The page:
Severe penalties are reserved for cases resulting in permanent disability and requiring treatment for more than 20 days, particularly in instances of “caustic burns” leading to disfigurement or loss of bodily functions of, for example, an eye, an ear, or a nose.

“The maximum penalty a judge can impose on the perpetrator in the case of caustic burns is ten years in prison. This means that the woman’s face and chest are disfigured and she loses her eyesight, while the perpetrator only receives a lenient sentence. Therefore, a special law on caustic substances must be passed, and a fair compensation must be established to ensure justice aligns with the gravity of the physical and psychological damage.”

Regulating acid sales

Dr. Khadija emphasized the critical need for stringent regulations governing the sale of caustic substances, calling for issuance of permits and the imposition of specific quantity restrictions. Conversely, Maghazi advocated for a complete prohibition on the sale and circulation of such substances, particularly given the reduced public demand for them. This stands in stark contrast to their widespread popularity and extensive usage in car batteries during the 1980s.

What is striking, according to Khadija Abdel Rahman is the glaring absence of a clear legal framework to address “acid crimes,” noting the reliance on legislative texts pertaining to unrelated cases to prosecute perpetrators. To illustrate, she recounts the case of a girl whose ex-fiancé horrifically disfigured a significant portion of her body with acid. It was only due to the prosecutor’s sympathy towards the victim that the perpetrator was charged with “attempted murder,” a charge carrying a minimum sentence of ten years.

“If the legislature had not exercised prudence,” she remarked, “the case would have been classified as ‘causing permanent disability,’ resulting in a mere three-year prison sentence.”

In light of the deficiencies in existing legal frameworks in the Penal Code, particularly concerning domestic violence, various NGOs have launched campaigns urging the enactment of a unified law addressing violence against women. They have advocated for the inclusion of provisions specifically addressing acid attacks within this proposed legislation, highlighting the urgency of codifying measures to combat such heinous crimes.

Five years ago, Hind El Banna launched the “Ihtiwaa’” initiative to support burn victims, driven by her own harrowing experience of being terminated from her job due to facial and hand burns, followed by being bullied and ostracized.

Through the initiative, she was able to help many women who had been mutilated with acid by their romantic partners.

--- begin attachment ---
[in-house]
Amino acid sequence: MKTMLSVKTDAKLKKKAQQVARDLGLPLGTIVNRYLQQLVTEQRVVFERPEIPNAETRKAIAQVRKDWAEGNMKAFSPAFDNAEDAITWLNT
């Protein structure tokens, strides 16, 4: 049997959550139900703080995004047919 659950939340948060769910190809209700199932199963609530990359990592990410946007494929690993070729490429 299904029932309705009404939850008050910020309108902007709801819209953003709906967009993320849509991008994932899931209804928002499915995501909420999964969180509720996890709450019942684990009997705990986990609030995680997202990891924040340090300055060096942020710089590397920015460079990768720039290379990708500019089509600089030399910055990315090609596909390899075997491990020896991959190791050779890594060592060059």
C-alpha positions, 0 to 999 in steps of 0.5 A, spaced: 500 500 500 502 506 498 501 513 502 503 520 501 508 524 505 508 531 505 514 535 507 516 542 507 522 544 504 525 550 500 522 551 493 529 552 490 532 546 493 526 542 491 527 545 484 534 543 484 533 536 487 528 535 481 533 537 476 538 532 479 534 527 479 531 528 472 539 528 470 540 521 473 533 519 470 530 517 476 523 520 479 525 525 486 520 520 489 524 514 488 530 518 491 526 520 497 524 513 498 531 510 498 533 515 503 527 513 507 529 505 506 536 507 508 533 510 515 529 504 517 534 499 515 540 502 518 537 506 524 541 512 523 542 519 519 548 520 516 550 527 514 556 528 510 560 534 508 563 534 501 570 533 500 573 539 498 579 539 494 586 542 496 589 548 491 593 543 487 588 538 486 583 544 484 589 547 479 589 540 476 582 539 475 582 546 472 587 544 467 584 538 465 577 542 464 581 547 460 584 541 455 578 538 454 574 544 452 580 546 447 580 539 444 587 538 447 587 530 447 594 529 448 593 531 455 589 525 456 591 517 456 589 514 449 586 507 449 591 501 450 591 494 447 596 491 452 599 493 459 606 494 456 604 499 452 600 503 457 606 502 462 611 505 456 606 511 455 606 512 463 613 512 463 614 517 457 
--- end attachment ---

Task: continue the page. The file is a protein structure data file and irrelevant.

“In my line of work, I’ve encountered countless women who have fallen victim to acid attacks, often as a form of retaliation for ending relationships,” she recounted. “I recall one young woman who lost her eye after her partner doused her with firewater (Nitric acid), and I was able to assist her by providing a prosthetic lens.

However, there was another heartbreaking case where my hands were tied due to insufficient donations. In yet another instance, a husband threw acid not only on his wife but also on their two children. Despite our efforts to support them with donations, temporary shelter, a new place to stay, and some money, her husband did not stop threatening her, forcing her to flee and turn off her phone, and we don’t know anything about her anymore.”

El Banna emphasized “the profound psychological toll endured by these victims, describing their plight as unimaginable and unrecoverable. They face relentless stigma and social ostracization, have difficulty finding a new partner, struggle to secure employment, and remain marginalized, unable to reintegrate into society. These women need a special community-based program that provides them with psychological support, job opportunities, and reintegration.

Change of residence

In our search for survivors, we encountered an incident of a young woman who declined an engagement proposal from a man in a city within Qalyubia governorate. In response, he threw acid on her face, leading to his subsequent conviction and a ten-year prison sentence. During our investigation, we reached out to one of the neighbors, who revealed that the girl’s family had left their home and relocated to another place which they preferred not to disclose. This decision stemmed from concerns about the girl’s reputation, particularly since she had not yet reached her twentieth year. Following the court’s ruling against the assailant, the father made the difficult choice to uproot his family and seek refuge elsewhere.